There aren't a lot of people who have not yet been blamed for the election of Donald Trump.
FBI Director James Comey. Vladimir Putin, Jon Stewart, Sean Hannity, Twitter, Facebook, CNN, Hillary Clinton, the DNC, and oh, Donald Trump. There's a good case to be made for almost every culprit you can imagine, and a tweetstorm or thinkpiece to lay it out.
This is not going to be one of those pieces. As my colleague Kevin Drum writes, "For the most part, people are just blaming all the stuff they already believed in." But in the flood of emails that have poured into MoJo since the election, many readers have asked us to dive into one issue in particular—the role of media.
And it happens to be an issue we're obsessed with. We believe that the business model for media in the United States is broken; that if we're going to have the kind of journalism that democracy requires, we're going to need different ways of paying for it; and that critical among those will be reader support in many different forms.
So we're not going to pussyfoot around: By the end of this piece, we hope you'll invest in our hard-hitting investigative reporting. And if you're already in for that, you can do it right now. Meanwhile, let's take a look at where things stand.
We're preparing to be governed by a man with a record of contempt for truth and transparency, at a time when every potential countervailing force, from the Democratic Party to the courts, is on the ropes. We're also headed for nearly unmitigated one-party control of the federal government and a growing number of states.
In the past, the Fourth Estate has been essential at moments like this, holding the powerful accountable until the pendulum swings back toward checks and balances. Whether that can happen this time, though, is not so clear. Because this time, the press itself is among the institutions under strain—and that strain may well be part of what made Trump's ascent possible.
Here's what played out during the campaign, and is playing out again in the transition: Individual journalists and individual outlets do amazing work under the most difficult circumstances, facing down virulent abuse in person and on social media. But the larger gravitational forces of the industry pull in the opposite direction. Those forces push us toward the lowest common denominator. They reward outrage and affirm anger—and they don’t incentivize digging deep, explaining complex problems, or exposing wrongdoing.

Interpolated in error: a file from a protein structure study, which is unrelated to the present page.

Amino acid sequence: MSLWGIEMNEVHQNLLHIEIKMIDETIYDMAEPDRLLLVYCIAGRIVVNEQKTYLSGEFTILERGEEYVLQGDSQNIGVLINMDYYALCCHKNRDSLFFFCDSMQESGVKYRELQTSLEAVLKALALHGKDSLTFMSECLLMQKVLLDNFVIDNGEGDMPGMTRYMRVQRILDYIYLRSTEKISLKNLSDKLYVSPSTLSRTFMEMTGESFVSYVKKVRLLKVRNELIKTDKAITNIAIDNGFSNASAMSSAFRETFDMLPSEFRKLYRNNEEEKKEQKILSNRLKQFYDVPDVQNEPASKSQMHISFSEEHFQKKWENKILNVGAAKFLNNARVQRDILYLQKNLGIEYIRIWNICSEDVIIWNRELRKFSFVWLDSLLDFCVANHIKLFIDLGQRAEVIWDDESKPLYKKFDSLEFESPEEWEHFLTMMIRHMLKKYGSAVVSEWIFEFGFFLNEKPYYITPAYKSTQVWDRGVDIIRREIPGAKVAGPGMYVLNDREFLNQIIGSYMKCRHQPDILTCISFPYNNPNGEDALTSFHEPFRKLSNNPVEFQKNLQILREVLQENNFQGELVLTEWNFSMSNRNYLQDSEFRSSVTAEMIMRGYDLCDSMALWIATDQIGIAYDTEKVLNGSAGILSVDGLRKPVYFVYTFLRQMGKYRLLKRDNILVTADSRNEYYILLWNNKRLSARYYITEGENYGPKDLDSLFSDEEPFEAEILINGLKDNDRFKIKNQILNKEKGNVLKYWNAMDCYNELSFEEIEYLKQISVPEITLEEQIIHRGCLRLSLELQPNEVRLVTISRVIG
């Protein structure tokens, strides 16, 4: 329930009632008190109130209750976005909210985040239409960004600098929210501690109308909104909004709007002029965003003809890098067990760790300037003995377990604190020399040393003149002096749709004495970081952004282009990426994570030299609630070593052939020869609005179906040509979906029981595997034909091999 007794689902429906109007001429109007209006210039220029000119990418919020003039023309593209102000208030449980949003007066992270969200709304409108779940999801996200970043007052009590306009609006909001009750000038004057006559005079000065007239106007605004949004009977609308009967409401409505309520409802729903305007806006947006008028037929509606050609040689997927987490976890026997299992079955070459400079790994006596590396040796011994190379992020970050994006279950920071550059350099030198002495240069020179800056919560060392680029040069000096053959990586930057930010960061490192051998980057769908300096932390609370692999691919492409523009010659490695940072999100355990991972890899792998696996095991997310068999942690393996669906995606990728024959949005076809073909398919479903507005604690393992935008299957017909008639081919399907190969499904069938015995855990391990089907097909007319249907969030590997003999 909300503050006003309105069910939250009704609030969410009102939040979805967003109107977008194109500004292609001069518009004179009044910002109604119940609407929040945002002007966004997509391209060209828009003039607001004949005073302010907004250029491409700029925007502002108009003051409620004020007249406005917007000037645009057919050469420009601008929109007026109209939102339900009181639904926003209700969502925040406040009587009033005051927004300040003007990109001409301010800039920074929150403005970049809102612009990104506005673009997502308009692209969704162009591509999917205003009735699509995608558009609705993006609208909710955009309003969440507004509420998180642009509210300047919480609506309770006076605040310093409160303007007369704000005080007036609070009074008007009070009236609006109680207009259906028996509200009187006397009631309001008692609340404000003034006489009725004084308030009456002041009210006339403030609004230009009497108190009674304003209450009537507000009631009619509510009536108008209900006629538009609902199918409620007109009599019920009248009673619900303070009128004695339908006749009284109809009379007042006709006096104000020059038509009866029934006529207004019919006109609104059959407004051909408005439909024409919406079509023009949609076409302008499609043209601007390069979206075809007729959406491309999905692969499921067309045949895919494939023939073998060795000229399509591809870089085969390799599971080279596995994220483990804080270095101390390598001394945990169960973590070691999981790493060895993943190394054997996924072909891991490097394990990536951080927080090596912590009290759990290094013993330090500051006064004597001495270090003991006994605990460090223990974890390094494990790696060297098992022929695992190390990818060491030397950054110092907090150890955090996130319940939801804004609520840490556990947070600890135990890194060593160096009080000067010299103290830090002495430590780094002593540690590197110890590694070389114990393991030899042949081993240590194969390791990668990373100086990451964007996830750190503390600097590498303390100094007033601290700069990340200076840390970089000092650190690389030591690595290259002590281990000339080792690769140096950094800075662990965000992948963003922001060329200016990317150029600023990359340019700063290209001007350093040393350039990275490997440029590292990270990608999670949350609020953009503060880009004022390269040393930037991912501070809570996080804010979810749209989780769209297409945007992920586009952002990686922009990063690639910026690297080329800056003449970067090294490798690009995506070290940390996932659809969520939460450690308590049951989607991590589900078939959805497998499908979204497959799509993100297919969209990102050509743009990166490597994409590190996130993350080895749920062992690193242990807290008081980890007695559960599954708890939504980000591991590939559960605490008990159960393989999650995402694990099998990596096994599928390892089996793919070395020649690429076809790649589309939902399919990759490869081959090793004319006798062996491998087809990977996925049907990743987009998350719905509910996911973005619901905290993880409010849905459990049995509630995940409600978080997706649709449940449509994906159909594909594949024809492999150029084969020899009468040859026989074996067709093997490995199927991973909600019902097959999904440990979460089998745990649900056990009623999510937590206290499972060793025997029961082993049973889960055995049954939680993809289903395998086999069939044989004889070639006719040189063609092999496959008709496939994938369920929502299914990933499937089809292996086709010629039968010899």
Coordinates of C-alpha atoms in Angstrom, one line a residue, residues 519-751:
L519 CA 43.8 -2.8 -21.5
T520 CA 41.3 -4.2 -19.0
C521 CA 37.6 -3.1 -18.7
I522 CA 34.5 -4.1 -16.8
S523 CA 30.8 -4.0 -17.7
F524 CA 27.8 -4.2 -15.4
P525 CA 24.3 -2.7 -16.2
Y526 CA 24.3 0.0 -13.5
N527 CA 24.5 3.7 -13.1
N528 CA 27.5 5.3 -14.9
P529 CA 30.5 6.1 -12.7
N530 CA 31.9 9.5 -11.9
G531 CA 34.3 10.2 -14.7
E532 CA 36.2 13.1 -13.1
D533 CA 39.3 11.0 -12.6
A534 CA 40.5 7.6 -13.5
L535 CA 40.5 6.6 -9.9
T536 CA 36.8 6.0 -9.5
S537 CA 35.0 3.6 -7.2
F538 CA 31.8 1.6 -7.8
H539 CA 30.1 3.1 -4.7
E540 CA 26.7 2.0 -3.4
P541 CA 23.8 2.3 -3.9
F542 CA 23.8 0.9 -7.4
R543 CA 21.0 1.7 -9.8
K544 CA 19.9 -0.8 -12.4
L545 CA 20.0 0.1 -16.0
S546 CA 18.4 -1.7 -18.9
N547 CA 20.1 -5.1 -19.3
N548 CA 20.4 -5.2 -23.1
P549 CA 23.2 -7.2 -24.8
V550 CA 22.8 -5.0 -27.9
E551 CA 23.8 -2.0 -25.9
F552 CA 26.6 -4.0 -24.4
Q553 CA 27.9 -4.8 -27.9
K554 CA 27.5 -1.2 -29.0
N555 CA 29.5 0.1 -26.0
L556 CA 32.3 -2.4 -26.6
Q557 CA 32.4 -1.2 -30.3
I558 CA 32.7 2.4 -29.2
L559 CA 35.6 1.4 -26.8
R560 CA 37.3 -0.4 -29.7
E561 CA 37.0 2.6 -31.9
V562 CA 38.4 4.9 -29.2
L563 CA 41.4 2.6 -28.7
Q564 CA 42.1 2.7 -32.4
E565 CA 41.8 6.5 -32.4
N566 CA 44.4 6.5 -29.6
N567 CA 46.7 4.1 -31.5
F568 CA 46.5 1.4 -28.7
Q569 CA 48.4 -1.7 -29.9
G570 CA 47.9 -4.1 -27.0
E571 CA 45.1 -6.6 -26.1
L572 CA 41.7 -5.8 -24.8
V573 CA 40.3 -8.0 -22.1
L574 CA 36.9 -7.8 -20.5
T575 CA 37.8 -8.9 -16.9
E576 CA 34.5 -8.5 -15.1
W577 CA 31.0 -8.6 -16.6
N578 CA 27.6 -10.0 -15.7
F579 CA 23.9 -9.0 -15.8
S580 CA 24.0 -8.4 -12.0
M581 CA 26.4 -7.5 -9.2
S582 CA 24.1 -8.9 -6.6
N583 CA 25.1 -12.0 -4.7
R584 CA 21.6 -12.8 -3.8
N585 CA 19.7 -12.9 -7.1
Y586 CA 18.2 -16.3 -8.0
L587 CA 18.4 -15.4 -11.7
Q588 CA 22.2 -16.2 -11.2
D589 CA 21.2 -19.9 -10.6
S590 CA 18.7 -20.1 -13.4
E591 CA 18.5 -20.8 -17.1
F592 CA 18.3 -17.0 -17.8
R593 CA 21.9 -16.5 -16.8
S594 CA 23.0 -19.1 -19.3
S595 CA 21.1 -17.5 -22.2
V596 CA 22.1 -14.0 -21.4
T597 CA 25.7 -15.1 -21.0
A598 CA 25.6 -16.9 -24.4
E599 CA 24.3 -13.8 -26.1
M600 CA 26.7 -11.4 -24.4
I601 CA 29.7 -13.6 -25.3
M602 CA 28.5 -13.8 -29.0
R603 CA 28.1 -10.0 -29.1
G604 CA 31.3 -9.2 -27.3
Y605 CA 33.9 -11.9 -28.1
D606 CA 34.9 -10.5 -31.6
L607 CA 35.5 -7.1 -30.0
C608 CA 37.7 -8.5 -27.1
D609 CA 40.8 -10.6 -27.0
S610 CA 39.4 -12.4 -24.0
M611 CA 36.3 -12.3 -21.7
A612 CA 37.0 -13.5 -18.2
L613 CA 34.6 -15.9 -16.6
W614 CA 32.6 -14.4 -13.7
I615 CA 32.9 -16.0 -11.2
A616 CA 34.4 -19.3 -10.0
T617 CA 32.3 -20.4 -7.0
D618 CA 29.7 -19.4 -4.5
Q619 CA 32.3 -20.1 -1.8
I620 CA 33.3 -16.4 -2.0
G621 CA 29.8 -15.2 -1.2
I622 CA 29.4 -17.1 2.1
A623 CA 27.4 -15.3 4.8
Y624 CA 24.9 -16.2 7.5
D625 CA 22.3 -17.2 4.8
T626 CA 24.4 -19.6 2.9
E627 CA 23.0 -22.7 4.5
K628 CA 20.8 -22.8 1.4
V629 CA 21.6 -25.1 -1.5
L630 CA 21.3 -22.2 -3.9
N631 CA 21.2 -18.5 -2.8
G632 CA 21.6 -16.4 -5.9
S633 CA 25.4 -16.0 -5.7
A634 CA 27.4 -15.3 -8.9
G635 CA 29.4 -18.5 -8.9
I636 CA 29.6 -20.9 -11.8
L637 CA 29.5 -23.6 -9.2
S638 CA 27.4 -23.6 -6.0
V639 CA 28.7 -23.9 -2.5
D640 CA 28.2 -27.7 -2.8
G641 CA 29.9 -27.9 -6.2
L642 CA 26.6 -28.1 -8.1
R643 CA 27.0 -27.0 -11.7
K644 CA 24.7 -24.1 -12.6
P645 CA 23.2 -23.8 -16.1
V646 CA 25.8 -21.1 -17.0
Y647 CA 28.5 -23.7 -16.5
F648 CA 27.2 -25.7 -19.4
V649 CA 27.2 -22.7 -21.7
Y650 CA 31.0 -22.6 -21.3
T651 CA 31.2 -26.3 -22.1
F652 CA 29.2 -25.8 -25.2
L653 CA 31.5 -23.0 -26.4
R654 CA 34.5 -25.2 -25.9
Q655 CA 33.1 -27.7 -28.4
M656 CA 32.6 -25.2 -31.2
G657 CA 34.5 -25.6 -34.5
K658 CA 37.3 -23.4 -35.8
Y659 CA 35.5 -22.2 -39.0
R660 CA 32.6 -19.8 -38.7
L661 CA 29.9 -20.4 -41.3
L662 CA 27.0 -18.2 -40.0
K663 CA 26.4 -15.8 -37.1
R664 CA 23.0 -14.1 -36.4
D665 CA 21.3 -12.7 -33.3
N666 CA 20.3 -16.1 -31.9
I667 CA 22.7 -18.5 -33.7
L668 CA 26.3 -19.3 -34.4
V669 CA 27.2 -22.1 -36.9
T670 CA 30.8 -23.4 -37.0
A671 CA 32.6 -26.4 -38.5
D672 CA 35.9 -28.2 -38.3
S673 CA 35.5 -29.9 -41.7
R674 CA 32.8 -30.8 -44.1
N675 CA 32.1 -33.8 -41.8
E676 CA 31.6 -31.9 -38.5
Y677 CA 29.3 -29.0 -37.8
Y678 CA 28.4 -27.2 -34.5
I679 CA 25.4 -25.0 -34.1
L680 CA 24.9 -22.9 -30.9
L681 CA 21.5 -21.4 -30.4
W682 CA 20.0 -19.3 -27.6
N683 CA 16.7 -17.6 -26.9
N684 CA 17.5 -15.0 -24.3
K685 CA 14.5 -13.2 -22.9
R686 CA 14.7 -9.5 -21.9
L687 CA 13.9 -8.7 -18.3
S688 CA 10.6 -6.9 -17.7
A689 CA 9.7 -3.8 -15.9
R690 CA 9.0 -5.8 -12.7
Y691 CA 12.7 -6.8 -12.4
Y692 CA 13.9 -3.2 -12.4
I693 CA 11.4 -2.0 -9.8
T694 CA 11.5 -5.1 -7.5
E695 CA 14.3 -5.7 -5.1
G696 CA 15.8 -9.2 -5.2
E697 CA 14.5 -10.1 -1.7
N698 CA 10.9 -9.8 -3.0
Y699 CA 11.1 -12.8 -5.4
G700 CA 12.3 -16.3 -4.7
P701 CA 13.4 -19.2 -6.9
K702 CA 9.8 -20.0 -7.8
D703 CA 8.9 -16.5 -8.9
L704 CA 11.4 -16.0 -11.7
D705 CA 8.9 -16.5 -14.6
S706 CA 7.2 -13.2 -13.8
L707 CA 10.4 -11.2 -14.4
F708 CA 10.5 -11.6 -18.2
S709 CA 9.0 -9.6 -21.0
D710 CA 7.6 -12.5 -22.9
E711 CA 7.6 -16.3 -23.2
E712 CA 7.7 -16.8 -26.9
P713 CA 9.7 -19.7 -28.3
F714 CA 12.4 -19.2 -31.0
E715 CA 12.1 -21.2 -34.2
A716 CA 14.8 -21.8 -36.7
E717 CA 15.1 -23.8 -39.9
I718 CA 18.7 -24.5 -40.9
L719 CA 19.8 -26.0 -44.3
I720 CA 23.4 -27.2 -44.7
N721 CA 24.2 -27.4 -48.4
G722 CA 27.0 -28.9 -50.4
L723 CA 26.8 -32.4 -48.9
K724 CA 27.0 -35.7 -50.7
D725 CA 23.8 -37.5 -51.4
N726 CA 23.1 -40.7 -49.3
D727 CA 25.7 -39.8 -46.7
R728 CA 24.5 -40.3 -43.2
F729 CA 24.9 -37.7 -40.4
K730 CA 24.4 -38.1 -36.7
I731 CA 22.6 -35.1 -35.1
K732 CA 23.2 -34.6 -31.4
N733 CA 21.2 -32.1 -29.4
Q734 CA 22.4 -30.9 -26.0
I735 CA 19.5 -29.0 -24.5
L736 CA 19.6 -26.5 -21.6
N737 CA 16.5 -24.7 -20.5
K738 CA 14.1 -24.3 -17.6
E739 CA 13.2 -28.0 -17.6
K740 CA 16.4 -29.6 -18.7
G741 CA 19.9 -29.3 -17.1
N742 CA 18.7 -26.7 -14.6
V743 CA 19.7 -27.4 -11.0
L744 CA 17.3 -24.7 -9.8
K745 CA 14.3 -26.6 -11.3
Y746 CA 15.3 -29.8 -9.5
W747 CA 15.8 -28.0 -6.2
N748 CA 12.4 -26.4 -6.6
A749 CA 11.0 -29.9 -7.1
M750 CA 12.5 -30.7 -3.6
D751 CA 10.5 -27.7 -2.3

One person who understands this better than most is…Donald Trump. He knew from the get-go that as a celebrity known for saying outrageous stuff, he could call up any show, anytime, and count on being put on the air because he brought the eyeballs. As CBS chairman Les Moonves put it way back in February, his bomb-throwing "may not be good for America, but it's damn good for CBS."
Trump could have capitalized on this at any time, but he really hit a perfect-storm moment. Media revenues are under enormous pressure across the board. Newspapers and magazines are battling cheap and free digital competitors. Cable is threatened by cord-cutting. And digital publishers are watching new ad dollars rush over to Facebook and Google.
That made news organizations desperate for eyeballs and content, and Trump gave them both. Airing his interviews, covering his rallies, turning his tweets into posts and his comments into tweets was quick and inexpensive—far less expensive certainly than digging through his business record or analyzing how his campaign has emboldened white nationalists.
When it comes to news, you get what you pay for, and when the answer to that is "zero," that's also the value of a lot of what you get in your Facebook feed.
Which brings us to the other part of the perfect storm: social media. Rage (and fear) motivate sharing. Rage-sharing reinforces the beliefs we and our friends already hold, which makes us want to signal those beliefs even more. Each "OMFG, Trump just_______" pushes the button again, and motivates.